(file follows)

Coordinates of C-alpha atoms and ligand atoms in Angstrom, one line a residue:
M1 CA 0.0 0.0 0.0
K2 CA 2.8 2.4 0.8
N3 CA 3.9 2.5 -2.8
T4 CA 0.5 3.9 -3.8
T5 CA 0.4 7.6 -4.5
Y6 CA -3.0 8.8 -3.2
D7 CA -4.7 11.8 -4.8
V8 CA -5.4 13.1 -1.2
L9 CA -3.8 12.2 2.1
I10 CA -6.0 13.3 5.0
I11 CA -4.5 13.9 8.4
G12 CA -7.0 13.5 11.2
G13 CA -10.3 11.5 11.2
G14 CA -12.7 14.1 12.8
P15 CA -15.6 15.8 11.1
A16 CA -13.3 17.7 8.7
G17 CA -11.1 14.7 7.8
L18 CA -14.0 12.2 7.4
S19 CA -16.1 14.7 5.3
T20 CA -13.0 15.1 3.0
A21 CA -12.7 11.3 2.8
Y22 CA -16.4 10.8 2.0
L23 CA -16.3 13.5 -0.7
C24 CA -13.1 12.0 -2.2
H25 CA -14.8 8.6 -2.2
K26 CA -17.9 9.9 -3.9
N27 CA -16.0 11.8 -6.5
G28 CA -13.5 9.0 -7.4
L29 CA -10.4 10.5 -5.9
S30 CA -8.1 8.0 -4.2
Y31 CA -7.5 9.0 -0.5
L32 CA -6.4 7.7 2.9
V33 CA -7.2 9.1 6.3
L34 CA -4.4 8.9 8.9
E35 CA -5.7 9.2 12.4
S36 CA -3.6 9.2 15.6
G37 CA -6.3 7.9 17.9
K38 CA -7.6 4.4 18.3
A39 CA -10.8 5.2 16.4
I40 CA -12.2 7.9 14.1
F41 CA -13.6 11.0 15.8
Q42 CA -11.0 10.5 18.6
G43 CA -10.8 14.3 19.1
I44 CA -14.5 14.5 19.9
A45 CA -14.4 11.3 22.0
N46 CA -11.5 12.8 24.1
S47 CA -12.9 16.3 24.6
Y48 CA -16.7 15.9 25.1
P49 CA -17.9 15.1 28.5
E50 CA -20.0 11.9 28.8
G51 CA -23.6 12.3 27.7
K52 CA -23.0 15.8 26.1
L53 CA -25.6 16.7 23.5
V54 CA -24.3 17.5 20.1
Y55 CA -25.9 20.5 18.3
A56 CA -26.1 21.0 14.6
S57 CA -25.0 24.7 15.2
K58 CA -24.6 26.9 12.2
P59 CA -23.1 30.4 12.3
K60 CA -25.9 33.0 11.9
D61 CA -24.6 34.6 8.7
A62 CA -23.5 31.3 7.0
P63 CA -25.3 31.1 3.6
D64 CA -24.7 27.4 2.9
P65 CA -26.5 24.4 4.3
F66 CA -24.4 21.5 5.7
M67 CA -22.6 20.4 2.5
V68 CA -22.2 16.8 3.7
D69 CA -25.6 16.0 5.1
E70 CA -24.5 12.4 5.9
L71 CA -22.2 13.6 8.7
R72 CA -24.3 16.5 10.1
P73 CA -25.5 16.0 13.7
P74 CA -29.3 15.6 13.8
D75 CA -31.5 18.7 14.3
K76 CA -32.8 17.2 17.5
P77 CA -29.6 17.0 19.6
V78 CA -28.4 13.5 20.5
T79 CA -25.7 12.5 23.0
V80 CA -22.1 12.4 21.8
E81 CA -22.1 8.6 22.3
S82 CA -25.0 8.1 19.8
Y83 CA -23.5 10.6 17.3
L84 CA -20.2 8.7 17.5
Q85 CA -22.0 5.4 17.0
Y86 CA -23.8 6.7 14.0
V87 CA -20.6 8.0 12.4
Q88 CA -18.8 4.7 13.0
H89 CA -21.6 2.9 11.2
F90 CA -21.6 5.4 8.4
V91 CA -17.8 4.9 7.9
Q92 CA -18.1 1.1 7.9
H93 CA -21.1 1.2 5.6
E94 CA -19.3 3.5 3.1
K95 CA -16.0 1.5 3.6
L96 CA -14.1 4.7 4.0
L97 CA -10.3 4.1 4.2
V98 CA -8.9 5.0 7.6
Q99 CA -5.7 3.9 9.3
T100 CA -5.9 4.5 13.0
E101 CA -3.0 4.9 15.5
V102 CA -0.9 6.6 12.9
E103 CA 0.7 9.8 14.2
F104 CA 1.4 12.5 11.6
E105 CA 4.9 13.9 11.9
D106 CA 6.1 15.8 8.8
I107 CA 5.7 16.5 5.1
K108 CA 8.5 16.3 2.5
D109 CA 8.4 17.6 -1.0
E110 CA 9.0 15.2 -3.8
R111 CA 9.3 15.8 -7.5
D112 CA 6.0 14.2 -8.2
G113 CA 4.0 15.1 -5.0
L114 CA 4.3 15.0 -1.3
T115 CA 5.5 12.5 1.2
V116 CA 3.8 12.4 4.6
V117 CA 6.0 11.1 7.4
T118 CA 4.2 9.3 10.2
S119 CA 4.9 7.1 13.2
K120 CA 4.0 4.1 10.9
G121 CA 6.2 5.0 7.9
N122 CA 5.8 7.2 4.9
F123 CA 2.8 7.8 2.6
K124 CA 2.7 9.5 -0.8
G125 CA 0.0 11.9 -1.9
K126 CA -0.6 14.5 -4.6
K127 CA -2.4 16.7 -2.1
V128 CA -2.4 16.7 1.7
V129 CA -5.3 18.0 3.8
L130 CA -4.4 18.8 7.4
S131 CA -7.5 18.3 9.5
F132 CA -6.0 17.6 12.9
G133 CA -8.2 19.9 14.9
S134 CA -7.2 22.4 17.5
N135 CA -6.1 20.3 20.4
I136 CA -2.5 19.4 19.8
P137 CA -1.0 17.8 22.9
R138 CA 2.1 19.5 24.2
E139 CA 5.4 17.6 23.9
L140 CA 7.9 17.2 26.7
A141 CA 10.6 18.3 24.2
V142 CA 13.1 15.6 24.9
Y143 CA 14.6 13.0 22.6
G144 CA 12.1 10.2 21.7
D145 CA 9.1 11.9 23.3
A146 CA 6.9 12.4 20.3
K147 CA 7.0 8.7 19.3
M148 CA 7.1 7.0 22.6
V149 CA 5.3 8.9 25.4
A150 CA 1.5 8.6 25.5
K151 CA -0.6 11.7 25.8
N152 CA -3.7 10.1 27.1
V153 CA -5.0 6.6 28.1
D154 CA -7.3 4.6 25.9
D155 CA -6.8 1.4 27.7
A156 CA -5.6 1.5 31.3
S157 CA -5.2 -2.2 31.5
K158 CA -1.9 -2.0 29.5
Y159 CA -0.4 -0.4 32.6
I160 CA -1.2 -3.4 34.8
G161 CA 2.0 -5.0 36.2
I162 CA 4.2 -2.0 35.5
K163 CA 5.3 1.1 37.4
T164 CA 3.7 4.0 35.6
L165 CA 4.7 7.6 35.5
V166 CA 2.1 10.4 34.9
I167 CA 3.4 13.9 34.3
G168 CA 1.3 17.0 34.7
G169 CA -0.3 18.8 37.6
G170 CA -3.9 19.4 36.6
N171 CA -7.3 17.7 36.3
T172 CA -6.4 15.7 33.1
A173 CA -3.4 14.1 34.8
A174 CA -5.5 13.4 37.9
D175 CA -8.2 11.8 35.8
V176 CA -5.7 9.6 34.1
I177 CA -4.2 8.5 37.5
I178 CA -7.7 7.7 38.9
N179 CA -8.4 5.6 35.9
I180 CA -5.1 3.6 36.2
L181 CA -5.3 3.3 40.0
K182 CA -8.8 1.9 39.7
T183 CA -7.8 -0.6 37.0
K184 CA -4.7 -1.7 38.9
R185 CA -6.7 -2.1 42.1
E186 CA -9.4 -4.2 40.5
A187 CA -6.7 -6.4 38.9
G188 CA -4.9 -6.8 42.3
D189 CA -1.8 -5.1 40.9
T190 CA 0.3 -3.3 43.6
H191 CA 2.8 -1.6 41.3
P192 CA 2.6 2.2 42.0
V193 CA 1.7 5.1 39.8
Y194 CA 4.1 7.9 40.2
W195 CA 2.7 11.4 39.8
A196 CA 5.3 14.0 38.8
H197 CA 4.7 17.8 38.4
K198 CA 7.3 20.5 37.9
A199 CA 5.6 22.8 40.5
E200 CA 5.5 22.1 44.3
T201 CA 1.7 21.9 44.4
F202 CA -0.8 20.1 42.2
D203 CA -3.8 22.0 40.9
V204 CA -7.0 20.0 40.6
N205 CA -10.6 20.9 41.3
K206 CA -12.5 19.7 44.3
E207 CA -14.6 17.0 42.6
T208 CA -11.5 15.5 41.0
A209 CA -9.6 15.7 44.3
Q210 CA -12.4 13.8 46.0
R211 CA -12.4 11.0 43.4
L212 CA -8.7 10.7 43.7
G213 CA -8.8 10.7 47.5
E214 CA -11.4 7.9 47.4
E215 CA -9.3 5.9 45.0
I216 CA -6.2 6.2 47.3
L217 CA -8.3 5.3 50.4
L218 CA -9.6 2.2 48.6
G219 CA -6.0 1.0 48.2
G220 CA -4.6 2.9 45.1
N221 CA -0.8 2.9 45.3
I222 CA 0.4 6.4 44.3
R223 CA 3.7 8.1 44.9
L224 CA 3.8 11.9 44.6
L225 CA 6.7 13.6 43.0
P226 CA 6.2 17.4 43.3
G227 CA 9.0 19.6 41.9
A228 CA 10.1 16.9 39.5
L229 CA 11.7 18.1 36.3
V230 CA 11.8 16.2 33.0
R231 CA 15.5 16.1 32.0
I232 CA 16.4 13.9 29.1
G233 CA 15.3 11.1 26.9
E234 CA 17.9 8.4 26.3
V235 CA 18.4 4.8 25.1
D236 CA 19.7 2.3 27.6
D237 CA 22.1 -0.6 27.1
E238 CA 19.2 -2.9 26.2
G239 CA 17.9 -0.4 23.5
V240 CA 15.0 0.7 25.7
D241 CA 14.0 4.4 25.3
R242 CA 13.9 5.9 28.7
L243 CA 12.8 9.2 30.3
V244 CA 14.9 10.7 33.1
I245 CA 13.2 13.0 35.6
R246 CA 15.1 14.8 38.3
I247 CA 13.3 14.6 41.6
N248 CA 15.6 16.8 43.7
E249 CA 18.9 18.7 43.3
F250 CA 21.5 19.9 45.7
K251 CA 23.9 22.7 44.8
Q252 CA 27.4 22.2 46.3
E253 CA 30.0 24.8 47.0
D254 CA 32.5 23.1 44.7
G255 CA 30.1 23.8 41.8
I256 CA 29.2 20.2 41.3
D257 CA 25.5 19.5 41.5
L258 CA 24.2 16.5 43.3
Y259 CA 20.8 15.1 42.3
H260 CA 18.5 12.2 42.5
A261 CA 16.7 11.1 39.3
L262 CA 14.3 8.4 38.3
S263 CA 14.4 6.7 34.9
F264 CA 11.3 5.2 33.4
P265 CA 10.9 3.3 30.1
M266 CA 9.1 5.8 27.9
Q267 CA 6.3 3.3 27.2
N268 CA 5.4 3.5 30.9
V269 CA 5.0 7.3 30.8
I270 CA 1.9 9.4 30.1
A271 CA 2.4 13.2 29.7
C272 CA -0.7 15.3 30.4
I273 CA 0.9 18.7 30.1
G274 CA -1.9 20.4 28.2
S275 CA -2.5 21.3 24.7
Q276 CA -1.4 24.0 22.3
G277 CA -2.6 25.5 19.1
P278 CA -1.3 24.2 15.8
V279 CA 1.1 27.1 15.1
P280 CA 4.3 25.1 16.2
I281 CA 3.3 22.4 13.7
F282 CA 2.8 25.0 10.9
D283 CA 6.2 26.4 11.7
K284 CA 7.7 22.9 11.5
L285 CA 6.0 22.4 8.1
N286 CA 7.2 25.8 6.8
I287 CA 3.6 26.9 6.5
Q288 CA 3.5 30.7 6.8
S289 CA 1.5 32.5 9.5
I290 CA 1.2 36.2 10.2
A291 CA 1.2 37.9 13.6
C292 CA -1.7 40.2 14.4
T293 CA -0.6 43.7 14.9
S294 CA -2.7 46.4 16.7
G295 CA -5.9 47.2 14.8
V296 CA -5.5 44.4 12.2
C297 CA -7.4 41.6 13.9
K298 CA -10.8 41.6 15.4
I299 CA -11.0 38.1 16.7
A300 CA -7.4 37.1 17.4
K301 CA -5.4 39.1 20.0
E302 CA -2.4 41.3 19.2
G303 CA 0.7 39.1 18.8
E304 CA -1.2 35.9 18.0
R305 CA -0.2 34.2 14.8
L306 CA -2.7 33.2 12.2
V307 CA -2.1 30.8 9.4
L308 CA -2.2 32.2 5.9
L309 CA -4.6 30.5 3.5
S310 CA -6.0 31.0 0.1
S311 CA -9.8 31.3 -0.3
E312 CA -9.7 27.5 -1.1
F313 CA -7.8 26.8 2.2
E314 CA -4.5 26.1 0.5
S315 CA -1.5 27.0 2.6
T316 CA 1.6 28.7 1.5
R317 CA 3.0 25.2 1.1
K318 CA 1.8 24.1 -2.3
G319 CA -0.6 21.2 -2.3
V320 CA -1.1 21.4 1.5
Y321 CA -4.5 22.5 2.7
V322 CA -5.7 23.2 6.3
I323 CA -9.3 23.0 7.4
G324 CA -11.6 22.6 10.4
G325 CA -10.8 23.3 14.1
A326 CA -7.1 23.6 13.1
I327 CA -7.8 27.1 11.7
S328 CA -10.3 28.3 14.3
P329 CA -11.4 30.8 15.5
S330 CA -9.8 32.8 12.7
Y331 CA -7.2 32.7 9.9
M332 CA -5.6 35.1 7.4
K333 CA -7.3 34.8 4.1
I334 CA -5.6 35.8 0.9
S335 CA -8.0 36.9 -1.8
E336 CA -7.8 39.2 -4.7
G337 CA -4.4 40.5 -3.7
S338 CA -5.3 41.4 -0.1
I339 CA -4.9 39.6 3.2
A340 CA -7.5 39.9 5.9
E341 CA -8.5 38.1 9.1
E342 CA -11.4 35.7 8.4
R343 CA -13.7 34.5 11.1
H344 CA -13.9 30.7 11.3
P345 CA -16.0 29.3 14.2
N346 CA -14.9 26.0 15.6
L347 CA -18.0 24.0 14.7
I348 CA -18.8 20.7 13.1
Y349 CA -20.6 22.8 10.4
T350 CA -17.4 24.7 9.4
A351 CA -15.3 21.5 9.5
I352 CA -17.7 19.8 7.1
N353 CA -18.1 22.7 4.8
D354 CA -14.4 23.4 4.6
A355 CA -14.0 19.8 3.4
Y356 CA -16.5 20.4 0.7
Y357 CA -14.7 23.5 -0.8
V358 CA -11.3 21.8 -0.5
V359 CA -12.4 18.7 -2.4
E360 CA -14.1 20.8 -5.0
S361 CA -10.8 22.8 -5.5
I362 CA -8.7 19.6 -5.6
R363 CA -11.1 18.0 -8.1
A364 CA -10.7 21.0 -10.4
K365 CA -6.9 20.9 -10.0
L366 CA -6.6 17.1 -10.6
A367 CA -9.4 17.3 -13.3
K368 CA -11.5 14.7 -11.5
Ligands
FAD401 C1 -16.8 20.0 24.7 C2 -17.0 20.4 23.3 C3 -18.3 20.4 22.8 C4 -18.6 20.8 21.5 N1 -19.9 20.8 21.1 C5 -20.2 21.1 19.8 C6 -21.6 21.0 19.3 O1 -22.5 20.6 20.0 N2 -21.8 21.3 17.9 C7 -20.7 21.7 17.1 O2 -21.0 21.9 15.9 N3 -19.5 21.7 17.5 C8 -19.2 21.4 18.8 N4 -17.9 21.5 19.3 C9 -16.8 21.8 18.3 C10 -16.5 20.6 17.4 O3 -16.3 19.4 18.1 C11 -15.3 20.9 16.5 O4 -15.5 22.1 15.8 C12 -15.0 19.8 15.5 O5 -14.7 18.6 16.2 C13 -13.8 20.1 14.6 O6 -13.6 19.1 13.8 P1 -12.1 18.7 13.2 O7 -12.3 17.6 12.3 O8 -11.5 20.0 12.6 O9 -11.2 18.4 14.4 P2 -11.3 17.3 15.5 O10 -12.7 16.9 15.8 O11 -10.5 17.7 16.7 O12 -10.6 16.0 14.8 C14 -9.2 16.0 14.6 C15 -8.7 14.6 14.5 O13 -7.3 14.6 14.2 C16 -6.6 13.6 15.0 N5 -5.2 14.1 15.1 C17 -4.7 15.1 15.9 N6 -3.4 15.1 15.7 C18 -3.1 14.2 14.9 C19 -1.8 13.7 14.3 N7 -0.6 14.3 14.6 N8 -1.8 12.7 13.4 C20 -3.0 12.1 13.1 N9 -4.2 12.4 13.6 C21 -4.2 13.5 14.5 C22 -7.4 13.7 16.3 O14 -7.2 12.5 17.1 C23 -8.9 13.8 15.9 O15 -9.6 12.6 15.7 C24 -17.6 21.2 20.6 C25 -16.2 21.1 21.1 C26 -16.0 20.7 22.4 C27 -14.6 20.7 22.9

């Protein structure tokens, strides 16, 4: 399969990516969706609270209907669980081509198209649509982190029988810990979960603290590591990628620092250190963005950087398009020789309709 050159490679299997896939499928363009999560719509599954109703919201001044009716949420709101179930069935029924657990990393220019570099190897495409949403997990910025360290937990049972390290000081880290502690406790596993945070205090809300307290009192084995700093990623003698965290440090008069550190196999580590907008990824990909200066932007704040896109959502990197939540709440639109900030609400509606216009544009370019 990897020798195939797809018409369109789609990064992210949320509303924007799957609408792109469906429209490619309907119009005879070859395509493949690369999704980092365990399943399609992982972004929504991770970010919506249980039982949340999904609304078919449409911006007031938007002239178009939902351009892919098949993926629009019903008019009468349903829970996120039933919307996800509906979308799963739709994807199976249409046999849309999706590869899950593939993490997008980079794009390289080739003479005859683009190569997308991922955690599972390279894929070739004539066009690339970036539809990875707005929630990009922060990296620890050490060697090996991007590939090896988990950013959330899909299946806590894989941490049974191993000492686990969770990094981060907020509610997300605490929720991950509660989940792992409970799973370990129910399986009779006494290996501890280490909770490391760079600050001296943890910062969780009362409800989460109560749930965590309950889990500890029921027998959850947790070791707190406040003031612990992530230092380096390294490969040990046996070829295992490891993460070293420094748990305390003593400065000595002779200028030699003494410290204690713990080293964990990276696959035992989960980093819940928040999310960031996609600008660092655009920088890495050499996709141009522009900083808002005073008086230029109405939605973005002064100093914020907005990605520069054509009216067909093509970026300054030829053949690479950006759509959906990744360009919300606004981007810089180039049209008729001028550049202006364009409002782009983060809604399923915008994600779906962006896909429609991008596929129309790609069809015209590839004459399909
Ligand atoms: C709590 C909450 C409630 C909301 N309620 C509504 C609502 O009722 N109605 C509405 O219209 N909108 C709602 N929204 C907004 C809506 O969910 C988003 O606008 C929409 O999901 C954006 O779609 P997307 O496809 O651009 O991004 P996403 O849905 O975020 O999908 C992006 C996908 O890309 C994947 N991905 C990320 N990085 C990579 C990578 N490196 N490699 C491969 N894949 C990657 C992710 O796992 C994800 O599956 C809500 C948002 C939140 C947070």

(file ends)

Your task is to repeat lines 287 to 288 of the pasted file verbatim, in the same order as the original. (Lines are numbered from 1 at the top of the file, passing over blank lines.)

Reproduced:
N286 CA 7.2 25.8 6.8
I287 CA 3.6 26.9 6.5